East Hawaii is actually
an ideal environment for these tiny creatures, which are about
the size of a nickel. So what's all the fuss about? The frogs,
also known as "coqui," are very noisy. Their call is
hard to describe, save that they were named after the sound they
make. It is high pitched, and when there are only a few of them,
it could even be described as pleasant. Hundreds of them begin
to transcend any definition of "pleasant" and the thousands
that are now appearing in many places here are so loud that in
some places it is difficult to carry on a conversation.
They have become so
common now that their presence must be reported on real estate
disclosure statements, and this is exactly why I am posting this
The presence of tree
frogs is not always reported, as it is up to the seller to fill
out the statement and of course, it is to the sellers distinct
advantage to "forget" to do so. Since the statement
only asks one to report unusual or annoying noises, a seller
to whom the din of tree frogs is music might fail to report it
So if you are looking
at real estate here, it's up to you to not only ask, but to check
for yourself! You can do this easily by simply going to the property
after sundown, better yet after about 8 PM, and listen for yourself.
If there is even only one tree frog sounding off, be assured
that it is only a matter of time. Actually, the way they are
multiplying, it is probably only a matter of time before they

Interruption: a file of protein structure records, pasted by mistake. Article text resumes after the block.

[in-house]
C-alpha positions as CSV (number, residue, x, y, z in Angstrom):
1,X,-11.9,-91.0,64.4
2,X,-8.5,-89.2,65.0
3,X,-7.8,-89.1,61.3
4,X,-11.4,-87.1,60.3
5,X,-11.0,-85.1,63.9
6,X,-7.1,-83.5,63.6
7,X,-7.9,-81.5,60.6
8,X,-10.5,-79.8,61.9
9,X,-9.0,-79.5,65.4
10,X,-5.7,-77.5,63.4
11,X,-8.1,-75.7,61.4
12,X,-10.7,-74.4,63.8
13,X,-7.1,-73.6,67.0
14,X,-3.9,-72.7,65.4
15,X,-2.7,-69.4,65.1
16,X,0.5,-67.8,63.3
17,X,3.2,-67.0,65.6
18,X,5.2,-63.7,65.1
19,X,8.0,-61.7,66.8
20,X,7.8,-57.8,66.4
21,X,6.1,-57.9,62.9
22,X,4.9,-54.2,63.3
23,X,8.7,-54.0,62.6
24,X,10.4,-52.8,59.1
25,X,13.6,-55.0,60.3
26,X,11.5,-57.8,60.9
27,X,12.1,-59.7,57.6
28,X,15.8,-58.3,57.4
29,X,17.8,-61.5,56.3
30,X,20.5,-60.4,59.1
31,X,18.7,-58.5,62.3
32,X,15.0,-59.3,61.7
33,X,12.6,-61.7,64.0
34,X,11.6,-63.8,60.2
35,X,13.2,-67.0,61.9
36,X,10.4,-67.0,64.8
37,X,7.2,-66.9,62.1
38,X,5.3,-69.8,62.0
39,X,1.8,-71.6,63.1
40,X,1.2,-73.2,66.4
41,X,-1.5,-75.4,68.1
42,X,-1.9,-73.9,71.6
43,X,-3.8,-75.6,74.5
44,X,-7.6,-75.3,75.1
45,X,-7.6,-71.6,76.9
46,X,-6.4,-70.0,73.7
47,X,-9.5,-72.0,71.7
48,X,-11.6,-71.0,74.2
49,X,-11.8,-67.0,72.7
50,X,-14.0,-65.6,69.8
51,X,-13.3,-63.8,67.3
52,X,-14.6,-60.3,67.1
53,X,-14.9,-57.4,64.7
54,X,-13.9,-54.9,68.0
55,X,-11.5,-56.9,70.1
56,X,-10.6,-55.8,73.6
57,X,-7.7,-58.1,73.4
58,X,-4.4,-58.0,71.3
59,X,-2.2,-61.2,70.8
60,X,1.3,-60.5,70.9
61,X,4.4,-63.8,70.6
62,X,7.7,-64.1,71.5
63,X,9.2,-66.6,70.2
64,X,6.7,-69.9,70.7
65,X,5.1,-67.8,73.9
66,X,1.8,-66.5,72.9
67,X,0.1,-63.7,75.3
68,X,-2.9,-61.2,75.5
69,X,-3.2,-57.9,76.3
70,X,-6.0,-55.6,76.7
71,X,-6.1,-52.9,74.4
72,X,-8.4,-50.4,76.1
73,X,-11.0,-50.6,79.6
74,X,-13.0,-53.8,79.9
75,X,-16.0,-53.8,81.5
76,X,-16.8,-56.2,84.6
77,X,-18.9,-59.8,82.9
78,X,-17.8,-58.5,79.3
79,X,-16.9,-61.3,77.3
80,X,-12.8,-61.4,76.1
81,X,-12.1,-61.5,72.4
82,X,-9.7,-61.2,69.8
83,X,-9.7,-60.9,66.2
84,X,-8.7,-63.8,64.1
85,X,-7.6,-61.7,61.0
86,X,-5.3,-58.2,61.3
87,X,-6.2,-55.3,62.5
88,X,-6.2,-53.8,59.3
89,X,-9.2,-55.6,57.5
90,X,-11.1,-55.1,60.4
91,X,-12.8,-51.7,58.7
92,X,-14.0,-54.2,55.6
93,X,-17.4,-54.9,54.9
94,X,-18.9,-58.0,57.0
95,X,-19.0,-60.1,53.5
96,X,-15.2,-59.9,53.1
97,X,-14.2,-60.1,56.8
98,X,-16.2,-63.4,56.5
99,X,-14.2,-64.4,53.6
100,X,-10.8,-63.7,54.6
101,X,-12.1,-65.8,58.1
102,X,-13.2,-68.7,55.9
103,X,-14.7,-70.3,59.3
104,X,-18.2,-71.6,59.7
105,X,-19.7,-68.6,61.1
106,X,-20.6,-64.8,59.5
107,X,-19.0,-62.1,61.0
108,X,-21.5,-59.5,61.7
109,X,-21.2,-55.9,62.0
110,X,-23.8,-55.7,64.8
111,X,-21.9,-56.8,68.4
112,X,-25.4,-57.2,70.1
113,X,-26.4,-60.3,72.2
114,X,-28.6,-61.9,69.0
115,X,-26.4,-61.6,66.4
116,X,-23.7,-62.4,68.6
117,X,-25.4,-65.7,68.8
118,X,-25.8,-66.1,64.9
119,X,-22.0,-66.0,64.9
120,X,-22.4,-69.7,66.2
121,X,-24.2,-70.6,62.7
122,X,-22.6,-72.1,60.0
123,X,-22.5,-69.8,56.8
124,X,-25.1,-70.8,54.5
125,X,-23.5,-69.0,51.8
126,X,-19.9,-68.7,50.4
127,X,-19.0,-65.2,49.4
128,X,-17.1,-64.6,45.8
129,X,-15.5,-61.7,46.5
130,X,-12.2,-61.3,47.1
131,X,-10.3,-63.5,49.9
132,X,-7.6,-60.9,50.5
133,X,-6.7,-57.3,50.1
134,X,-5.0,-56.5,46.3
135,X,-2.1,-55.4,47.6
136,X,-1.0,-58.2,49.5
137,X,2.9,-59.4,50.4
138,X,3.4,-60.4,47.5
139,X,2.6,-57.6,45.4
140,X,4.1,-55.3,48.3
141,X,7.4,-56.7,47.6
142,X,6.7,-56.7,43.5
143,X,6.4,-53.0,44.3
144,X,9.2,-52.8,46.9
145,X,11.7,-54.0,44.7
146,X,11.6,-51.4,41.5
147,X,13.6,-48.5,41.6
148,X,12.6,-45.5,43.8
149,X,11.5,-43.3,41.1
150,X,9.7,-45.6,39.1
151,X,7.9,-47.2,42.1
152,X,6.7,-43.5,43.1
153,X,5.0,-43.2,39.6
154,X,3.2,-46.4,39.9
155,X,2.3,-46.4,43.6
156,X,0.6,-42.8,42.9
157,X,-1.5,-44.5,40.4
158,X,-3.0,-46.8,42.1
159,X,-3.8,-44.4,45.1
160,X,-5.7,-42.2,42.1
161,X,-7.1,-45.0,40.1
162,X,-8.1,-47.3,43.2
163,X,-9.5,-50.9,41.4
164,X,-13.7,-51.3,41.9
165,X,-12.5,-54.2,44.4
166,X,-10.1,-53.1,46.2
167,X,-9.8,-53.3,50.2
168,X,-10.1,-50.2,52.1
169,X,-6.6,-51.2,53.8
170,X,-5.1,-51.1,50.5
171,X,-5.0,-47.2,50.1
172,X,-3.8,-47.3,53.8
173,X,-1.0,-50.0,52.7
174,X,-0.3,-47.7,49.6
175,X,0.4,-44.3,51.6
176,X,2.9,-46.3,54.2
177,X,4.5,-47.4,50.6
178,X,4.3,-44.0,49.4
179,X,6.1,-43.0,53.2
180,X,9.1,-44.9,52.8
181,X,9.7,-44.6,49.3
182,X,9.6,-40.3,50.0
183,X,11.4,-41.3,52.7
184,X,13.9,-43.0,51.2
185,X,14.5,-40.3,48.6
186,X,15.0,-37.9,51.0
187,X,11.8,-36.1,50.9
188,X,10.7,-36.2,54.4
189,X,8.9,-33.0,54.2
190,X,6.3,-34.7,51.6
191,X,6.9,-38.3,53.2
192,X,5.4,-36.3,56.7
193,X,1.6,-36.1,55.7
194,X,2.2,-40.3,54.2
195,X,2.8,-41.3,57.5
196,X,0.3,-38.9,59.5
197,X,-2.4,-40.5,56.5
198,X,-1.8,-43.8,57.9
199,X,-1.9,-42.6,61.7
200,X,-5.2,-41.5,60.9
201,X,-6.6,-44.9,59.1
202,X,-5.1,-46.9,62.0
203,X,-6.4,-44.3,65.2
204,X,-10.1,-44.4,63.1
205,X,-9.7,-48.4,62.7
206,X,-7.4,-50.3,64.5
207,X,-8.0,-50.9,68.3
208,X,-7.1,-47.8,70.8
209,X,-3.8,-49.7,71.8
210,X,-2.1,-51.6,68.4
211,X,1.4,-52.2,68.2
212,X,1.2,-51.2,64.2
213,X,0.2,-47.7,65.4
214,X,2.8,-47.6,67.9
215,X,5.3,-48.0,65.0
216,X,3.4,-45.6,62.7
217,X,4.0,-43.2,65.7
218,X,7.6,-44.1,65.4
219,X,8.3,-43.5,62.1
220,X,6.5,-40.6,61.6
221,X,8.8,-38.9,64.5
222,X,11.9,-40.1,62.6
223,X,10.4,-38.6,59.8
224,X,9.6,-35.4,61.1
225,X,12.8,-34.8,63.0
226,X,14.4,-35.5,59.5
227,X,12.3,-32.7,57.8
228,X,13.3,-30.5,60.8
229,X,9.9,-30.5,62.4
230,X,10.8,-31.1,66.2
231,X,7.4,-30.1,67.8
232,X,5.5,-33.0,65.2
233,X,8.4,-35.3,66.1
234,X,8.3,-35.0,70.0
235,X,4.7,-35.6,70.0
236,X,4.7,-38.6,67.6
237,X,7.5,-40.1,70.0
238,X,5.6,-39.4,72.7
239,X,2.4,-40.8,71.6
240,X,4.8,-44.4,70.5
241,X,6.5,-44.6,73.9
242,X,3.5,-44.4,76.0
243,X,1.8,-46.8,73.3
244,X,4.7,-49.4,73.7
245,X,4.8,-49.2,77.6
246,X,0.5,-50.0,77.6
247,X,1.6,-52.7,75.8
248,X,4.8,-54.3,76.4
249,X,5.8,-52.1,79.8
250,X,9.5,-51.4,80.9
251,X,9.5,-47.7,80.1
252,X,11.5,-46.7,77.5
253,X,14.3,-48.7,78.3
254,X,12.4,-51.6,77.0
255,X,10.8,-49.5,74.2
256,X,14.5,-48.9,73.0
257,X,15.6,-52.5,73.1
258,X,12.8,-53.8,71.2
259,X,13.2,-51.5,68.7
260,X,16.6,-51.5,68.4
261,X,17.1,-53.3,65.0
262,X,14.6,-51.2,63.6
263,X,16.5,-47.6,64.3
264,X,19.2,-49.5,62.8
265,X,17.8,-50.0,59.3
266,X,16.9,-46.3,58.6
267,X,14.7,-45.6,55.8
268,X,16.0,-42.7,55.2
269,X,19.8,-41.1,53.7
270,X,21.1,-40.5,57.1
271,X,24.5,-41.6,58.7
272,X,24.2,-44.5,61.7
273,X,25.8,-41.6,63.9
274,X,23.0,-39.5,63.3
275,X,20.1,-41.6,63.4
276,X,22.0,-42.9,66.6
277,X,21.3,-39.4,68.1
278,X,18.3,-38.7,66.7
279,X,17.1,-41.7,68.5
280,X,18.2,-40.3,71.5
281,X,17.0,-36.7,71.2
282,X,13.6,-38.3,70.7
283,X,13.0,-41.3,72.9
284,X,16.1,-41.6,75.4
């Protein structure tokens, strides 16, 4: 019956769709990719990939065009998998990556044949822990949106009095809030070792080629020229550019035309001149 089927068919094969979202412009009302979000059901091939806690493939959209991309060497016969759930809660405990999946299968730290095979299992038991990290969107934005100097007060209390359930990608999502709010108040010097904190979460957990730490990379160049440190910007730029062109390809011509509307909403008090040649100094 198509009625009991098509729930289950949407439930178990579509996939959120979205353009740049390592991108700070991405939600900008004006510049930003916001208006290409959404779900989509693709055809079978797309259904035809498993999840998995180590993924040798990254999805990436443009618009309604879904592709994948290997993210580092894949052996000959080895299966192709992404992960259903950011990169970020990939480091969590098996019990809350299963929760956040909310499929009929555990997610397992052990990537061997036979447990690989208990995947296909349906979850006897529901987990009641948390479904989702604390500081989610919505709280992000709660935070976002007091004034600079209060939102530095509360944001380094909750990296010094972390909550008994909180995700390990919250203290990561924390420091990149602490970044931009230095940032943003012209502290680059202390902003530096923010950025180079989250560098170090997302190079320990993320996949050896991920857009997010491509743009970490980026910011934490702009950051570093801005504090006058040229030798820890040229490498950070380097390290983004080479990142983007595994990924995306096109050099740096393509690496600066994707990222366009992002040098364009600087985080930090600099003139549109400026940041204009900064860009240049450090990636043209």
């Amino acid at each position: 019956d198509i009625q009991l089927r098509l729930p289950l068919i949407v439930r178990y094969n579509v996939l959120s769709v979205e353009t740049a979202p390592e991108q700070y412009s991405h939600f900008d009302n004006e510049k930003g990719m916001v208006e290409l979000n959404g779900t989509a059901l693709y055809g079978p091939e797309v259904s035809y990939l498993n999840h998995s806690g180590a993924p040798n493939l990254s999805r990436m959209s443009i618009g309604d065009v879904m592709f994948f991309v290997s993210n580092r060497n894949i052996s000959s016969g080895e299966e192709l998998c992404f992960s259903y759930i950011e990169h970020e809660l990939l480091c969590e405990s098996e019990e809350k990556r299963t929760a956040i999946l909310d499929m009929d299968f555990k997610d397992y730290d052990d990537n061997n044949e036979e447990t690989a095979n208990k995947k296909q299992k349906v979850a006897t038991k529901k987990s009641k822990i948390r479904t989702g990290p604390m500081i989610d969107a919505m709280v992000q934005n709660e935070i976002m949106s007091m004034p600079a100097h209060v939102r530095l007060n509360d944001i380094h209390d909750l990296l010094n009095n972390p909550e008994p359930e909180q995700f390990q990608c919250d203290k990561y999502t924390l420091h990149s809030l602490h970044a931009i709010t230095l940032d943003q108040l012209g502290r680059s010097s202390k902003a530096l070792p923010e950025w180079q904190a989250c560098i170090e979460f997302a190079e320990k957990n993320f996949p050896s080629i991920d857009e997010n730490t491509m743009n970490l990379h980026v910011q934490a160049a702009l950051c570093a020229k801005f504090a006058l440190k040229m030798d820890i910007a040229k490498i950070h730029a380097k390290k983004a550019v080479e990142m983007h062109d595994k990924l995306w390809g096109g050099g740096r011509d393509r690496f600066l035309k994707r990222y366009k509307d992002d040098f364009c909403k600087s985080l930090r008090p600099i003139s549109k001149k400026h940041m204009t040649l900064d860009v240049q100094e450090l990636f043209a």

What it being done to
control this matter? Not much. The County has known about the
problem for several years, but during the initial period when
something could have been done easily, the matter was in heated
dispute with environmentalists and others sympathetic to the
cause of the invaders. Now it has grown to such proportions that
eradication, according the latest reports from the County, is
impossible. We are told that the best we can hope for is to slow
further spreading and perhaps eradicate new, small, fairly isolated
populations of them. These invaders are not only a nuisance to
those of us who might otherwise enjoy a good night's sleep; they
are also a significant threat to Hawai'i's delicate ecosystem.
An example of an eradication
effort by the County is the Lava Tree Park project. A crew of
workers came in and decimated all of the beautiful tropical undergrowth
of a major portion of the park. They removed everything right
down to the dirt. Then they sprayed a citric acid solution that
is reported to kill the frogs. Trouble is, as they were cutting
and whacking, all the little froggies hopped out into the surrounding
jungle and as soon as the protective vegetation grows back, they'll
hop right back in. A night visit reveals that the frogs are still
there, although right now they are not as loud as they were before
the "war on frogs."
The frogs are spread
in many ways here, and our residents are not helping the matter.
Some, we have heard, have actually captured these "cute"
little critters and taken them home to what were at that time
frog-free areas. Another cause of the spreading are "flower
and garden" operations that routinely sell potted plants
complete with hitchhiking frogs. It is thought that hitchhiking
on imported potted plants is how they arrived here to begin with.
Wal*Mart in Hilo has had frogs in their garden shop for some
time now and they claim to be telling their employees to "pick
the frogs off of their plants," but it isn't working.
So there you have it.
The tree frogs are quiet during the day, so don't assume
a frog-free area until you've personally checked it at night.
Check nearby as well, because if they are close, they'll be around
For further info on
Hawai'i's tree frogs, type "Hawai'i tree frogs" into
your favorite search utility. You will be surprised by the amount
of data presented there. Or just click HERE for an interesting article!